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I am developing an application based on QT, I need to use vectors in a dynamic (QVector ). When checking the size of the vector, this was higher than it should, I tested with STL vector and the result is the same. Below I present code the problem with STL vector. This situation prevents us from knowing the actual size of the vector and use it properly. How to fix?. Thank you for your help.

  • Compiler: GCC 4.5.2
  • OS: Linux Ubuntu 11.04
  • Observations: the capacity or size of the vector is always a power of base 2

The code is:

double PI = 3.1415926536, delta = PI/(100/2);
vector<double> A(0);
vector<double> B(0);
cout<<"Capacity A = "<<A.capacity()<<"; Capacity B = "<<B.capacity()<<endl;
for (int i = 0; i < 100; i++) {
    B.push_back( sin( A[i]  ) );
    cout<<"A("<<i<<") = " <<A[i]<<"; B("<<i<<") = " <<B[i]<<" "<<"Size A = "<<A.capacity()<<"; Size B = "<<B.capacity()<<endl;

for (int i = 0; i < A.capacity(); i++) {
   cout<<"A("<<i<<") = " <<A[i]<<"; B("<<i<<") = " <<B[i]<<" "<<"Size A = "<<A.capacity()<<"; Size B = "<<B.capacity()<<endl;
cout<<"Size A = "<<A.capacity()<<"; Size B = "<<B.capacity()<<endl;

The output is:

Capacity A = 0; Capacity B = 0
A(0) = 0; B(0) = 0 Size A = 1; Size Y = 1    
A(1) = 0.0628319; B(1) = 0.0627905 Size A = 2; Size B = 2    
A(2) = 0.125664; B(2) = 0.125333 Size A = 4; Size B = 4    
A(3) = 0.188496; B(3) = 0.187381 Size A = 4; Size B = 4    
A(99) = 6.22035; B(99) = -0.0627905 Size A = 128; Size B = 128    
A(126) = 0; B(126) = 1.31947 Size A = 128; Size B = 128    
A(127) = 0; B(127) = 1.3823 Size A = 128; Size B = 128   
Size A = 128; Size B = 128
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2 Answers 2

What you're seeing is std::vector's ability to scale. One of the things they put in to make it work faster in general cases was to reserve more memory than what is needed, so that it doesn't have to keep reserving memory each time you use push_back.

As you can see, more is reserved the larger it gets. capacity is the function that tells you this amount. You can test this theory out by using reserve. It will tell the vector how much memory to reserve, after which capacity will retrieve that number if no operations are made (which could cause another change in reserved memory). reserve is generally useful if you're about to push_back a large number of elements and you want the vector to only reserve enough memory once, instead of however many times it would have automatically.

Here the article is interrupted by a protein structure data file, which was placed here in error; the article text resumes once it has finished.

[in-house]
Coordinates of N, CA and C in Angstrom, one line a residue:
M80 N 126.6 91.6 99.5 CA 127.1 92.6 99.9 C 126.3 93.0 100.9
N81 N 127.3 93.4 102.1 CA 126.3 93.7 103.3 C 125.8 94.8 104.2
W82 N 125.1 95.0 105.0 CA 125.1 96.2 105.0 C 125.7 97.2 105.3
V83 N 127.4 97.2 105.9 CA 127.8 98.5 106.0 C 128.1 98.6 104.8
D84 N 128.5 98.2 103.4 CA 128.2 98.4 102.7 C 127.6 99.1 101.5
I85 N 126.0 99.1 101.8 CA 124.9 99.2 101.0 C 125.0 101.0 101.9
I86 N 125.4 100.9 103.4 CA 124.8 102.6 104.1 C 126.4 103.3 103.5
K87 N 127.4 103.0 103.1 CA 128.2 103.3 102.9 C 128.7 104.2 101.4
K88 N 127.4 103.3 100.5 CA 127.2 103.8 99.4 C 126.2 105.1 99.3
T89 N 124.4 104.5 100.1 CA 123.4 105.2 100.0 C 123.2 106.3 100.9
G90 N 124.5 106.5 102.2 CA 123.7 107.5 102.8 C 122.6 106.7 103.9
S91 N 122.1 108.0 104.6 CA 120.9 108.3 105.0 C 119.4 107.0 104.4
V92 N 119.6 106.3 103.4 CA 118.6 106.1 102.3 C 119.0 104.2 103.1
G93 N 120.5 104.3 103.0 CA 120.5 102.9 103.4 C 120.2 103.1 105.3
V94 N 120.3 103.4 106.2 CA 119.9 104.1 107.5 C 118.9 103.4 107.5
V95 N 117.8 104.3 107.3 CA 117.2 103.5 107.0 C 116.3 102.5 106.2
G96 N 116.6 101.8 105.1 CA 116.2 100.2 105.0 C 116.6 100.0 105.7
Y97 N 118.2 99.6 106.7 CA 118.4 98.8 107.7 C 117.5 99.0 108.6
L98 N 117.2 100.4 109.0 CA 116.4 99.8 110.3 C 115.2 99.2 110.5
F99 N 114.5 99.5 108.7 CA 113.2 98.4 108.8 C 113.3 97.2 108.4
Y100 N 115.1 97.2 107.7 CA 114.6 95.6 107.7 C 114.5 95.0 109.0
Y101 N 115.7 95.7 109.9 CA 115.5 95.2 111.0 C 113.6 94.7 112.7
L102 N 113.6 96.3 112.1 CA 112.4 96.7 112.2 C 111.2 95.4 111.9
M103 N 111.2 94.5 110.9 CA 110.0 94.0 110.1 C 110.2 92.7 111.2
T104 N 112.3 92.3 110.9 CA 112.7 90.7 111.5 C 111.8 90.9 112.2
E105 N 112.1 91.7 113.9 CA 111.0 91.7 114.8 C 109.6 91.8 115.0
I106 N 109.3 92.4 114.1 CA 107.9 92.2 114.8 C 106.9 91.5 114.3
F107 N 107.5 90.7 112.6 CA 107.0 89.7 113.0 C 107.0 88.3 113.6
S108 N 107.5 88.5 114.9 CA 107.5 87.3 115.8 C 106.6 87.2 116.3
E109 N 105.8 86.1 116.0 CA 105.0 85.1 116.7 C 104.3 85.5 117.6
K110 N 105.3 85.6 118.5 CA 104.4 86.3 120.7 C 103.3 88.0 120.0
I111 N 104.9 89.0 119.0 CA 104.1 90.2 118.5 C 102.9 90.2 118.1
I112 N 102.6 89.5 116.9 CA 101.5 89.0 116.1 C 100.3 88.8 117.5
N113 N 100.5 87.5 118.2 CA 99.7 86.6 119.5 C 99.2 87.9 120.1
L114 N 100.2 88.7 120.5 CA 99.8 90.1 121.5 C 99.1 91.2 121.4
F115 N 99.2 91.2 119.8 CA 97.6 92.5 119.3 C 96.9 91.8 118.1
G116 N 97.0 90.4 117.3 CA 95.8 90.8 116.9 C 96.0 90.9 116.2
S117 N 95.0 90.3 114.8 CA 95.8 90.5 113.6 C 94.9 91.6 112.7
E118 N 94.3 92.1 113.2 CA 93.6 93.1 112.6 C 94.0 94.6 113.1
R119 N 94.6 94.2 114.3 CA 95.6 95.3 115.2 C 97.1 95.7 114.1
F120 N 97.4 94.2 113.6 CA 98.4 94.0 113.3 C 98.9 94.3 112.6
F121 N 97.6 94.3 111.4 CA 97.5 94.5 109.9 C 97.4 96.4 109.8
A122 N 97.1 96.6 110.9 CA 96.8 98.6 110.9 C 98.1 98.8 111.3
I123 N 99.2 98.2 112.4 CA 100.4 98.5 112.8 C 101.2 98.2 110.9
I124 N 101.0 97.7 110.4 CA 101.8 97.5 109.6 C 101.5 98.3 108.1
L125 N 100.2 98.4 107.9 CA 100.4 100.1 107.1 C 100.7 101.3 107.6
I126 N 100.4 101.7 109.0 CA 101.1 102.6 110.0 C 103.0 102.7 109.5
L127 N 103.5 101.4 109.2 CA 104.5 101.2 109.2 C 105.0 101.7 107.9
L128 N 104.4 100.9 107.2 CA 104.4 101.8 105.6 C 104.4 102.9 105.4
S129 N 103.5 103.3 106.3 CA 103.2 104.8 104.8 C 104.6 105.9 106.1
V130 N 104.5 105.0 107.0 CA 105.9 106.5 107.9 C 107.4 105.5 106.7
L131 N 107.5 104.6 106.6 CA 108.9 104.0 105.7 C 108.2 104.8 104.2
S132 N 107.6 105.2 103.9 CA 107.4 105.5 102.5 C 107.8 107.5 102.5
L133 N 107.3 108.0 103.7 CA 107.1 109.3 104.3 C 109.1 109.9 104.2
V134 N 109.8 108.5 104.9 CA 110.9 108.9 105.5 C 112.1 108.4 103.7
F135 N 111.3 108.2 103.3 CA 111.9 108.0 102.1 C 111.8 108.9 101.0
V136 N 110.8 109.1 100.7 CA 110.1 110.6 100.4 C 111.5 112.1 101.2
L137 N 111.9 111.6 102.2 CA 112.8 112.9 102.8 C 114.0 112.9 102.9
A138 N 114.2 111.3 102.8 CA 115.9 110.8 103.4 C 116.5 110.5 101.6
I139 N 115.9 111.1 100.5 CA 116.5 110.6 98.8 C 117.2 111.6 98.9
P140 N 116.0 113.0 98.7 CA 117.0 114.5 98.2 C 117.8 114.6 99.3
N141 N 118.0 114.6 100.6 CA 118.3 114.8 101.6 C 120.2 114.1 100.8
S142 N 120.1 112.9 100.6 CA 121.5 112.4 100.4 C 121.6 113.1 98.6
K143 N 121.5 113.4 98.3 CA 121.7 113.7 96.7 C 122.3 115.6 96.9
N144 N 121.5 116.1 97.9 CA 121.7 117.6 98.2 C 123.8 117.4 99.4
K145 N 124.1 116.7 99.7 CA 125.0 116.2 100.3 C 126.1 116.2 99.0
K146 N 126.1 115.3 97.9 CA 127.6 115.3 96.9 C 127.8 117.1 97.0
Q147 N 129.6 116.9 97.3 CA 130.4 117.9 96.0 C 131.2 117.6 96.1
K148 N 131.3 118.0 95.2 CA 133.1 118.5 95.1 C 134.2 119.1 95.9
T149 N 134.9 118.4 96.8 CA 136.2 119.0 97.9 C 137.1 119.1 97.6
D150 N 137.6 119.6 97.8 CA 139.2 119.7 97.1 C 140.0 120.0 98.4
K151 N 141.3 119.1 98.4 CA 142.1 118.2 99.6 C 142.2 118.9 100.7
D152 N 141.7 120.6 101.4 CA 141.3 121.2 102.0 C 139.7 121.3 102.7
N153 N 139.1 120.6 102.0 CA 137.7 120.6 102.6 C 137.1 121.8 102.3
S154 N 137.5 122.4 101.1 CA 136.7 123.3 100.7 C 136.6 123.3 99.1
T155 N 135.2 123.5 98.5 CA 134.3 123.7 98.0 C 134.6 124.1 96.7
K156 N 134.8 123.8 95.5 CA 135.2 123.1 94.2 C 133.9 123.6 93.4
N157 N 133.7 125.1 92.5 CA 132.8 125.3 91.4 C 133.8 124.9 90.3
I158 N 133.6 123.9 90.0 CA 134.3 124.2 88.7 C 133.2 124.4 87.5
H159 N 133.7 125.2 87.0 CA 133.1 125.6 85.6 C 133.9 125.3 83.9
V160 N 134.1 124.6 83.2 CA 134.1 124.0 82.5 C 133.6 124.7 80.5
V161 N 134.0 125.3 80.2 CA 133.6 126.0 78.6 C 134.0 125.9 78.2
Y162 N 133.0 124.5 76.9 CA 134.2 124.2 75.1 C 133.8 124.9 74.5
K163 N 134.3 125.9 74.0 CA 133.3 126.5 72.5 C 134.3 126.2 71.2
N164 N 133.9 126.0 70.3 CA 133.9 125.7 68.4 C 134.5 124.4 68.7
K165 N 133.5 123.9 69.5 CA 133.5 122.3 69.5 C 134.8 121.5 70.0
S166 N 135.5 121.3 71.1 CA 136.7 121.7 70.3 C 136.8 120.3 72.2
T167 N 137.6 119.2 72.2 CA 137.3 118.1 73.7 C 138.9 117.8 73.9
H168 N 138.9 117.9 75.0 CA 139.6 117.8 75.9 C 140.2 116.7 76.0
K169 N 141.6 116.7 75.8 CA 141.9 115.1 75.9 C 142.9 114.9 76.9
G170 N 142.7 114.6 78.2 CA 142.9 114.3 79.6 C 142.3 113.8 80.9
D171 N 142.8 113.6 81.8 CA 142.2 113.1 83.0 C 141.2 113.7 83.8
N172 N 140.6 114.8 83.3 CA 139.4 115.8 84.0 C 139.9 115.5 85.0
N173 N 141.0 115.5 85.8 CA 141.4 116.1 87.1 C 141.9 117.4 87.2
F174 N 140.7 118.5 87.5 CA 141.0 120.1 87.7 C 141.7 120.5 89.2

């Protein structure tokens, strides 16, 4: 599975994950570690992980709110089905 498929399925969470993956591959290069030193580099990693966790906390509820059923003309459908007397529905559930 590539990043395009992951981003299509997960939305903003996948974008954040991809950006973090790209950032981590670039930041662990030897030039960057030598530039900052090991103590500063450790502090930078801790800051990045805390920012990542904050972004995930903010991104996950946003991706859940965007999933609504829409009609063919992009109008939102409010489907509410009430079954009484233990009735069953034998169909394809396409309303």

The function you're looking for is size, which gives you the number of elements in your vector. The associated function with this is resize, as reserve was to capacity. That is to say, when you call resize (10), if you had 5 elements before, you'll gain 5 default-initialized new ones, and size returns 10.

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Dear Chris, thanks for you collaboration, I decided to use a parallel counter that is incremented each time you add an element to the vector, thus know the true size of the vector at any time. – Coop Jun 19 '12 at 14:49
@Coop, But that's already part of the vector. It's accessible through size() and resize(). No point in having it implemented twice. – chris Jun 19 '12 at 14:54
Chris, is correct, I understood. thanks – Coop Jun 19 '12 at 16:16

Why are you interested in capacity? Are you focusing on memory usage? The capacity method is not needed otherwise, and you only need to concern yourself with size.

If we're talking about capacity details, how the capacity changes is up to vendor implementation. The fact that yours reallocates arrays based on powers of 2 may not apply to all cases: I've seen some implementations scale by a factor of 150%, for example, rather than 200%.

capacity will often be greater than size, and sometimes considerably greater (ex: double the number of elements). This is because vectors are growable, contiguous sequences (they're array-based). The last thing you want if you care at all about performance is for every push_back/insert/erase to trigger a memory allocation/deallocation, so vector often creates an array bigger than is immediately necessary for subsequent insertions. It's also worth noting that the clear method will not necessarily do anything to affect capacity, and you might want to look at the shrink-to-fit idiom (

If you want absolute control over the capacity so that you have a perfect fit, you can make use of the reserve method to allocate a specific capacity in advance. That only works well though if you can anticipate the number of elements you will be putting into your vector in advance.

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Dear Stinky472, thanks for you collaboration, the correct function is size(). – Coop Jun 19 '12 at 14:59

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